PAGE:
You’re going to make beginner’s mistakes. It’s inevitable.  But by educating yourself beforehand, you can hopefully keep the financial pain to a minimum.

As a start, I strongly recommend you read the Financial Times (“FT”) daily and Barron’s weekly.  I consider these the absolute bare minimum of reading material for any aspiring investor.  The FT gives coverage of the global financial markets that no other newspaper—not even the Wall Street Journal—can come close to matching.  If you want to know what is driving the any stock, bond, currency or commodity market anywhere in the world, the FT is your source.  I’m a little old school and still receive a paper copy at the office every morning, but the FT has a great website and excellent phone and iPad apps as well.

Barron’s is more centered on the American markets, but I consider the two hours I spend every Saturday morning reading it cover to cover to be some of the most productive hours of my week.  In an age in which it is easy to get paralyzed with too much information, Barron’s condenses a week’s worth of data into a tidy, digestible package.  There may be days when I have to skip my morning FT reading due to time constraints.  But I never fail to read my weekly Barron’s.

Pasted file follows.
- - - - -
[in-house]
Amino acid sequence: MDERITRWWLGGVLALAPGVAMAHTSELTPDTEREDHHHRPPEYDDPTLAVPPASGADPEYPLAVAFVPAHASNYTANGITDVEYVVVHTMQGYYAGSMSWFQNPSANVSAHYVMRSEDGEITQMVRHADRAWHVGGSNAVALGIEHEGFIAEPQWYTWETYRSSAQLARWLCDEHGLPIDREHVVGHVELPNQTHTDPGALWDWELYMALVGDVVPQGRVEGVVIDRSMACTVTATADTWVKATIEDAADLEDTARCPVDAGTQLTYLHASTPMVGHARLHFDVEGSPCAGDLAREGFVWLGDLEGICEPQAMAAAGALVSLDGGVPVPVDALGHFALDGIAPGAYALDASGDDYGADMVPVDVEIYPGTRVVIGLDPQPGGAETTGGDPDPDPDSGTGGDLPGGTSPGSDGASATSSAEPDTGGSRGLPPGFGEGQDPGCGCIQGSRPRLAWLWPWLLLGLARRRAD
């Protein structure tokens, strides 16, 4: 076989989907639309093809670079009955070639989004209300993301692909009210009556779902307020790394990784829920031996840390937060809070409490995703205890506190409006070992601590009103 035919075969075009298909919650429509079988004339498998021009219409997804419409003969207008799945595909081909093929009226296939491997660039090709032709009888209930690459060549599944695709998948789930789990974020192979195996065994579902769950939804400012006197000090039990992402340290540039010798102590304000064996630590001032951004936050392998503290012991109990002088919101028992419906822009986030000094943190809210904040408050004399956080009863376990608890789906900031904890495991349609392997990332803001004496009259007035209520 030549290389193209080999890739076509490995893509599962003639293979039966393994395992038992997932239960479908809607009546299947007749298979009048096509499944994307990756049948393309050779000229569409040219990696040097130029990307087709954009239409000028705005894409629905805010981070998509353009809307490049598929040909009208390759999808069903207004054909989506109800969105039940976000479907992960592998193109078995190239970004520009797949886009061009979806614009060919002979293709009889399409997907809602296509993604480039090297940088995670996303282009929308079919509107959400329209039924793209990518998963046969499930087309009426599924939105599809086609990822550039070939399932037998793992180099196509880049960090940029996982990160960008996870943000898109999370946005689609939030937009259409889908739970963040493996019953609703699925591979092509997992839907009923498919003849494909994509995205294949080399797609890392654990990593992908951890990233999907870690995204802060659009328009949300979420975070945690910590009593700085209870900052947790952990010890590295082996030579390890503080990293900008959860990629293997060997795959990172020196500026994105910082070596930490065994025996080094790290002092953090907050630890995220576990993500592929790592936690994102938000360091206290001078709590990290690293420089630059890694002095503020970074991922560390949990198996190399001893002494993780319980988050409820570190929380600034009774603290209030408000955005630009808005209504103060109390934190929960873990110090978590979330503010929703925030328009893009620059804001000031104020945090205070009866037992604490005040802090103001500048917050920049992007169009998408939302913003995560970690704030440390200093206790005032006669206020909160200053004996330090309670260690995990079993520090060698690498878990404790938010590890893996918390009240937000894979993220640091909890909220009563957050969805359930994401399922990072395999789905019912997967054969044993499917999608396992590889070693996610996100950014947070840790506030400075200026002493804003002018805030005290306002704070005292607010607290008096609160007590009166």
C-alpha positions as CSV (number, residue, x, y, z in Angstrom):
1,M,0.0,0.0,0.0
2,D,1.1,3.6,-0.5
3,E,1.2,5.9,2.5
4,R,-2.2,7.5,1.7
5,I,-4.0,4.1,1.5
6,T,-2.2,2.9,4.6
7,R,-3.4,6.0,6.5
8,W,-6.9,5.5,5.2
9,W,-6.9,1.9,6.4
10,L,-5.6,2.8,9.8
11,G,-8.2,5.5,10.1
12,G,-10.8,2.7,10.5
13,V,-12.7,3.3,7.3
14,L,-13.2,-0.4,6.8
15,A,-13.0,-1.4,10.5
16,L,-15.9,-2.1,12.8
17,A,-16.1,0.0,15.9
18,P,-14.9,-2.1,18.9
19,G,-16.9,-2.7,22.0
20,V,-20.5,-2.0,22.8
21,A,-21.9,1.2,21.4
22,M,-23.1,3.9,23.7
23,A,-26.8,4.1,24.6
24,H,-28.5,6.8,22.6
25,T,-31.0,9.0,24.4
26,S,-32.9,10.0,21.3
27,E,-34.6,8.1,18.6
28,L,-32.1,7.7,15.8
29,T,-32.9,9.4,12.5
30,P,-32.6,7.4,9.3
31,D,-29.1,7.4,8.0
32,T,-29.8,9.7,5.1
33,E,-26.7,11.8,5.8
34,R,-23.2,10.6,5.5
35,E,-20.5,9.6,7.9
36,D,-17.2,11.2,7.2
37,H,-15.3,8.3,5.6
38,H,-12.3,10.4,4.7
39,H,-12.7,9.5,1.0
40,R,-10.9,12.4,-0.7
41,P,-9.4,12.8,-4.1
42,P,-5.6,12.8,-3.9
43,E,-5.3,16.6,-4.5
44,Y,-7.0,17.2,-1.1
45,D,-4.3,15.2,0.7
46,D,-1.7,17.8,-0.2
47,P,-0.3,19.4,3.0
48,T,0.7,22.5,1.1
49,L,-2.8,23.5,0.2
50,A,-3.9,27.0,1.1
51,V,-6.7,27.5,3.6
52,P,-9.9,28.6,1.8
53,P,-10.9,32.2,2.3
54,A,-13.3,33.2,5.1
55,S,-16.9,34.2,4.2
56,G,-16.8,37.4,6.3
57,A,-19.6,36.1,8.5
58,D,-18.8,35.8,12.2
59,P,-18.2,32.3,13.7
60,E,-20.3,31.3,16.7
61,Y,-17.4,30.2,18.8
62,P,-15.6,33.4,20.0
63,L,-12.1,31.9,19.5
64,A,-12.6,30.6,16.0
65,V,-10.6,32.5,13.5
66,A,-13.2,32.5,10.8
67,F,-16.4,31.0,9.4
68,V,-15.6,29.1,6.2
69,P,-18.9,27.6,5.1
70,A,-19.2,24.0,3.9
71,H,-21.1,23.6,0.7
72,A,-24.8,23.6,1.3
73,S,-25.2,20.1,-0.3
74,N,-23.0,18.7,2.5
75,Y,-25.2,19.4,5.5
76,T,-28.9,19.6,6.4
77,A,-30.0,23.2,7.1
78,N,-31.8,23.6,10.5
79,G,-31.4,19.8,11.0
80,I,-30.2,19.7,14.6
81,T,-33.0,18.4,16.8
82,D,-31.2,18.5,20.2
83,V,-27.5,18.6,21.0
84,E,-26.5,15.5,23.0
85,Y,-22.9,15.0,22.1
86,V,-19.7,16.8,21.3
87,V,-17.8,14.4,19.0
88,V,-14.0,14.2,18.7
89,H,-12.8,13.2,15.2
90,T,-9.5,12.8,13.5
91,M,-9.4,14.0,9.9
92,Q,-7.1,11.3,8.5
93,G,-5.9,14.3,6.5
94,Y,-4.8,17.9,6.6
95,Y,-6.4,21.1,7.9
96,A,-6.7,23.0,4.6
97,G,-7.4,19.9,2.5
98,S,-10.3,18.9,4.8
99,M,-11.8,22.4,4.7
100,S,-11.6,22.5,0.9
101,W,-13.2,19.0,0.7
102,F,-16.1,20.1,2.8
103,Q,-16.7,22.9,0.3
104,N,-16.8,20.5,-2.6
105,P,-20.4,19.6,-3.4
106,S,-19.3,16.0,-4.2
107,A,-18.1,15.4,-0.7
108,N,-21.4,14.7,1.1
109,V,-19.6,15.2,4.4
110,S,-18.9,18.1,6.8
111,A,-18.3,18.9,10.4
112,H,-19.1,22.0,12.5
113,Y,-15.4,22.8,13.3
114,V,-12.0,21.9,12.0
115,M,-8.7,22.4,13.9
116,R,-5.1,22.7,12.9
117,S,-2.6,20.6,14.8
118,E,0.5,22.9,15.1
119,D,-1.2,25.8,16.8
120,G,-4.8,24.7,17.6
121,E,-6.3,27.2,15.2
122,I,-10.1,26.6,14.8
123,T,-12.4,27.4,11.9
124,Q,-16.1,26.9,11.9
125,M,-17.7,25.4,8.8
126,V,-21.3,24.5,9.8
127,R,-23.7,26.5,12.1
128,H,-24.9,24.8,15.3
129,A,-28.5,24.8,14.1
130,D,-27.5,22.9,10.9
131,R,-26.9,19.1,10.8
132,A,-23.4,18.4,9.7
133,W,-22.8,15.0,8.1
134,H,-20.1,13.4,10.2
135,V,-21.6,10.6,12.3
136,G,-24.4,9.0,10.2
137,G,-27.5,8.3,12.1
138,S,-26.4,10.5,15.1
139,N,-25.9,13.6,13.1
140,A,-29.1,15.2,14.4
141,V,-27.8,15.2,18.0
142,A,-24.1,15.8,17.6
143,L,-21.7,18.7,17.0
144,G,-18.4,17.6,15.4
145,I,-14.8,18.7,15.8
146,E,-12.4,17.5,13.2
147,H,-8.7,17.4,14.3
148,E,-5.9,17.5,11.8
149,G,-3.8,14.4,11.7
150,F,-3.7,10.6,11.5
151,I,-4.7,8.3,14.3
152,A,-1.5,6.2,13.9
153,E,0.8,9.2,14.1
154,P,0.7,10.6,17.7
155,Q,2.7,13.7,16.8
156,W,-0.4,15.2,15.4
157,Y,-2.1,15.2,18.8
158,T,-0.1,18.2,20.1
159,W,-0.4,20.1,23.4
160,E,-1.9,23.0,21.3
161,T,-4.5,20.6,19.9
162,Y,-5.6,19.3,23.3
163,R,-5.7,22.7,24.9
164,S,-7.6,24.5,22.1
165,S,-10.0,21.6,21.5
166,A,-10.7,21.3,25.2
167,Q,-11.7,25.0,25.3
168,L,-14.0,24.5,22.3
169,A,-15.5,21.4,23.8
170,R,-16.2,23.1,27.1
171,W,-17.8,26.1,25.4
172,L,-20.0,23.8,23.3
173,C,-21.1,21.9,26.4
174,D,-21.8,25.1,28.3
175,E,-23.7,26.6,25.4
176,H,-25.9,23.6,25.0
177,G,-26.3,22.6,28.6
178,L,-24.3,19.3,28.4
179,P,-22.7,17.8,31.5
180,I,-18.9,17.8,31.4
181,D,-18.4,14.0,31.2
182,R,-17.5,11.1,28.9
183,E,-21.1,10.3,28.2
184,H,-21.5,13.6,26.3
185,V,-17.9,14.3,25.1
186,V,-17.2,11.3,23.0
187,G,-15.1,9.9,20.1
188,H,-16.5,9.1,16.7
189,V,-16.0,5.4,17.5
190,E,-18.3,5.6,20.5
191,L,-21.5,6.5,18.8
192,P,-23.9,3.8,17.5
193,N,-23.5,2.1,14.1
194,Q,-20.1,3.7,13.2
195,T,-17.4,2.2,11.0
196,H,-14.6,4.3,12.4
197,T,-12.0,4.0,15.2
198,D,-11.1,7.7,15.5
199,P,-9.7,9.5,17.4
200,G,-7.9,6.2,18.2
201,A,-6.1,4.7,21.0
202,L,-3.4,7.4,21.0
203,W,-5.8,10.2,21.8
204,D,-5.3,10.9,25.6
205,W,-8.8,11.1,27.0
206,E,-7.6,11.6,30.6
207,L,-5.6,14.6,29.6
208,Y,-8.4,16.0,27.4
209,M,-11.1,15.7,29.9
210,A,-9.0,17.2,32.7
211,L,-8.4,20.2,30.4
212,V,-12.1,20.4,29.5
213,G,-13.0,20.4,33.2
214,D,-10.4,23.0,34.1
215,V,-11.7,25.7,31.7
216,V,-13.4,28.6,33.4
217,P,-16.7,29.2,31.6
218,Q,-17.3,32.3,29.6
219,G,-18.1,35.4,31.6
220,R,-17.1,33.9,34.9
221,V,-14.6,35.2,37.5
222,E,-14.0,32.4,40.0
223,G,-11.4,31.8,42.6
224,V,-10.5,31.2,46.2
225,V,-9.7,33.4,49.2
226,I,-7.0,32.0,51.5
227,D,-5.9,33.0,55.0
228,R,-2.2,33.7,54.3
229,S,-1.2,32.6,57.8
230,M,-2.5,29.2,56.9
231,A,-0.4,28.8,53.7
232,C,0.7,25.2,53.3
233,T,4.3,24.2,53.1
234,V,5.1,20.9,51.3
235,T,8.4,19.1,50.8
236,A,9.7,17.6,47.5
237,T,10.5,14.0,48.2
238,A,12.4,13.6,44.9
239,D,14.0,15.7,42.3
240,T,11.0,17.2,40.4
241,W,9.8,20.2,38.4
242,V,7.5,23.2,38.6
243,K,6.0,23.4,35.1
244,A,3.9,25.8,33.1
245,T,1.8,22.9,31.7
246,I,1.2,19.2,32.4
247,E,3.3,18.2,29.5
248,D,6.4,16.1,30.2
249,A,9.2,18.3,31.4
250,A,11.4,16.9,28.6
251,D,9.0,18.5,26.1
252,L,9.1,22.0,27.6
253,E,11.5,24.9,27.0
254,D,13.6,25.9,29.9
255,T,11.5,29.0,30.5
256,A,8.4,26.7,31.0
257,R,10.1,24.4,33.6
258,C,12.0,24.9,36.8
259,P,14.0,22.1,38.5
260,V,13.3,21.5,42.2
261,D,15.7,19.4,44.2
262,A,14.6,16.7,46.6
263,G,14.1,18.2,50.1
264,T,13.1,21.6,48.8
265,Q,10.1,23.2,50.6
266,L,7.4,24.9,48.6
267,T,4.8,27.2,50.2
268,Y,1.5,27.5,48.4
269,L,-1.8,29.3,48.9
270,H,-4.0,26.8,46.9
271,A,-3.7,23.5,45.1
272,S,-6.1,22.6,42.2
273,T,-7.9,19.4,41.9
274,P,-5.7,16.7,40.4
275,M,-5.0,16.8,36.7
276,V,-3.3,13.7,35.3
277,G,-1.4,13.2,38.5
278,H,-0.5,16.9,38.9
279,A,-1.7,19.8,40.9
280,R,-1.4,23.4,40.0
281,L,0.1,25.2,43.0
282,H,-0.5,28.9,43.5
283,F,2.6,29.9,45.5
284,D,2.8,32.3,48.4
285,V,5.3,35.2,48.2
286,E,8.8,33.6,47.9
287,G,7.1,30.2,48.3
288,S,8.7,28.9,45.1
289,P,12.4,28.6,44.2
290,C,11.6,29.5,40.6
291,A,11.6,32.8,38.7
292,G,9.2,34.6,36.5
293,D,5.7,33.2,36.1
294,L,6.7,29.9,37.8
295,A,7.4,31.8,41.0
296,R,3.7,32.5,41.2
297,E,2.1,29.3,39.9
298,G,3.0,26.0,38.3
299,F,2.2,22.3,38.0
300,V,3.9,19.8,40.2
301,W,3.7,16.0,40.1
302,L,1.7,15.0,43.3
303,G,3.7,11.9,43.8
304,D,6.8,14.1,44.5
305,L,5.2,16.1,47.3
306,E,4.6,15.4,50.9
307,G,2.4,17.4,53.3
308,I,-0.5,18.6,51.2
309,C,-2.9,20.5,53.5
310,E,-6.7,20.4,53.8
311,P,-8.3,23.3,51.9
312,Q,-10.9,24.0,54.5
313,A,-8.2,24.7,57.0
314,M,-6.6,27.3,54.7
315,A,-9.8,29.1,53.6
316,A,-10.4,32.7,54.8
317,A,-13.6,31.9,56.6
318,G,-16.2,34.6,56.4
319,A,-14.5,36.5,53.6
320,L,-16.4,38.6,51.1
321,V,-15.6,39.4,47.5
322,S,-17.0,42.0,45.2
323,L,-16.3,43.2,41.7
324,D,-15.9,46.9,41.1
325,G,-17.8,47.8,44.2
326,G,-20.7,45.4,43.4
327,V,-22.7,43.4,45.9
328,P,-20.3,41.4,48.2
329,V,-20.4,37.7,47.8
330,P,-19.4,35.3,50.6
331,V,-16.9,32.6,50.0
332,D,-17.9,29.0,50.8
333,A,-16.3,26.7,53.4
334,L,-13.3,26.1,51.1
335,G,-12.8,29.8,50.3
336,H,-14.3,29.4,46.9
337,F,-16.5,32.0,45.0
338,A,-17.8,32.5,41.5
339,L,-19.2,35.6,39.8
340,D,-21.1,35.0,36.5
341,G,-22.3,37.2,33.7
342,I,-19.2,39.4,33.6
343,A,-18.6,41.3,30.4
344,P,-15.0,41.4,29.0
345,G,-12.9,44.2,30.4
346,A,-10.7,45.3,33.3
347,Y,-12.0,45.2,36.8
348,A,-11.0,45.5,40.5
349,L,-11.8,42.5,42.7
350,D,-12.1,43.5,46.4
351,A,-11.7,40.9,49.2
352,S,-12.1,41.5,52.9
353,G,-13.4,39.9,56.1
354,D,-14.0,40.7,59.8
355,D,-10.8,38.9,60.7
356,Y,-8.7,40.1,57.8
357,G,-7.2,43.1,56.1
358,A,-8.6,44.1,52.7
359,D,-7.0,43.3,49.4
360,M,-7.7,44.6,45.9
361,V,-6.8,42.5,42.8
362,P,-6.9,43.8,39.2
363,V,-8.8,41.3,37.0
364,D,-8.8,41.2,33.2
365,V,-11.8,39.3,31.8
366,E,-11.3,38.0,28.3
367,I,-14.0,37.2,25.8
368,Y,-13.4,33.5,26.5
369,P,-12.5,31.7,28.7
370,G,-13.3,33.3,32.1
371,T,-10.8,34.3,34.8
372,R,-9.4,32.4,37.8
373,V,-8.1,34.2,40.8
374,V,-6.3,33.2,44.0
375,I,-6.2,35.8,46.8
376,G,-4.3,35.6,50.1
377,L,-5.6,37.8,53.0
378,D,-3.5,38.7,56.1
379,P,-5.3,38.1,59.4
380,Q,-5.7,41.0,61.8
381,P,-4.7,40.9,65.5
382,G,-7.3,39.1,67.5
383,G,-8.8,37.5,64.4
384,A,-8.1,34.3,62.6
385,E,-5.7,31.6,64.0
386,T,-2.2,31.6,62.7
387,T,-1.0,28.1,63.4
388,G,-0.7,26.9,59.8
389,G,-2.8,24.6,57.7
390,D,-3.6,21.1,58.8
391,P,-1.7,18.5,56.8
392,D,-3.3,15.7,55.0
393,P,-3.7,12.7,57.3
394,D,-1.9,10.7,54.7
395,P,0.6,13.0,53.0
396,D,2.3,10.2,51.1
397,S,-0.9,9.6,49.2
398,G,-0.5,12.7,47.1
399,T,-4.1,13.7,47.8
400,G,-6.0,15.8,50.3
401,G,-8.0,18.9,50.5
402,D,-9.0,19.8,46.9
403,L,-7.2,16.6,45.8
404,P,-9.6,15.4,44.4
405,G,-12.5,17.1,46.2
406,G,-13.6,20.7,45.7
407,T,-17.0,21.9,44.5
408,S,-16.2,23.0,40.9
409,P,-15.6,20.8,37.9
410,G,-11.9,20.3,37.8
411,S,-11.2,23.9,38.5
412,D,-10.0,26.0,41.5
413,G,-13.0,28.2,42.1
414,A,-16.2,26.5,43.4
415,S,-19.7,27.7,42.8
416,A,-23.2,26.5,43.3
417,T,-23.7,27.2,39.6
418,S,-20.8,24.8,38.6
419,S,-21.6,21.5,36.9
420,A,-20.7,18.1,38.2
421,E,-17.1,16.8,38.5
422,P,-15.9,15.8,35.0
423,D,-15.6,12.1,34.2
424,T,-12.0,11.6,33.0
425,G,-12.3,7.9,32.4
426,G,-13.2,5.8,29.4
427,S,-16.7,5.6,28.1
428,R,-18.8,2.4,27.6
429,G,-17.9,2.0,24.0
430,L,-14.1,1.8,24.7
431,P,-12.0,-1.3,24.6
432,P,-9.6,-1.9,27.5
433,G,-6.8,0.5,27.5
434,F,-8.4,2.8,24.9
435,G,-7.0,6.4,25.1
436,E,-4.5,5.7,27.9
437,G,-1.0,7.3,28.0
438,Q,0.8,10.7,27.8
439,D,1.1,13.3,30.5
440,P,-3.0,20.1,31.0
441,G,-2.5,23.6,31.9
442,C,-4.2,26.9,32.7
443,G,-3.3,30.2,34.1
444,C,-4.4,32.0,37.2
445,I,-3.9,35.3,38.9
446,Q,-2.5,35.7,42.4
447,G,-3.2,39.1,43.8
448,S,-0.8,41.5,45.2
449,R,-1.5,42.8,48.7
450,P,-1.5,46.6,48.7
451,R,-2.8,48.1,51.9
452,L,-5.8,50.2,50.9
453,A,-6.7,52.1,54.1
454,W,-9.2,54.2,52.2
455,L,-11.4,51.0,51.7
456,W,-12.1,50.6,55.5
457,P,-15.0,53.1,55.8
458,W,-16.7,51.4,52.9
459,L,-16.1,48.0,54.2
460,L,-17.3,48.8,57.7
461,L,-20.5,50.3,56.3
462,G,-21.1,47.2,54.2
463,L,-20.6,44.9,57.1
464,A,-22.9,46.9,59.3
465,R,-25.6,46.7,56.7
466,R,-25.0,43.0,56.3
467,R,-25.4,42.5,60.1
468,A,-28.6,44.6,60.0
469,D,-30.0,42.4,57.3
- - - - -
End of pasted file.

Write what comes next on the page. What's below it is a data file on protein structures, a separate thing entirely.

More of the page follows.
Moving on to books, this is where the real education begins. Here is a shortlist of books I would recommend to any newbie to investing.  And for that matter, I would recommend them to grizzled market veterans as well.


First on the list is David Darst’s The Art of Asset Allocation. This is distinctly not a “how to trade stocks” book.  As its name implies, it is a guide to building a comprehensive portfolio from the top down. It is important to remember that, while a savvy stock pick can make you wealthy, studies have shown that more than 90% of your portfolio returns are explained by asset allocation.

I recommend that most families hire a good financial planner to help them make sense of their financial lives and to build portfolios that are appropriate given their ages, risk tolerances and special situations.  But if you are the “do it yourself” sort, Darst’s book can effectively replace your financial planner if you use it correctly.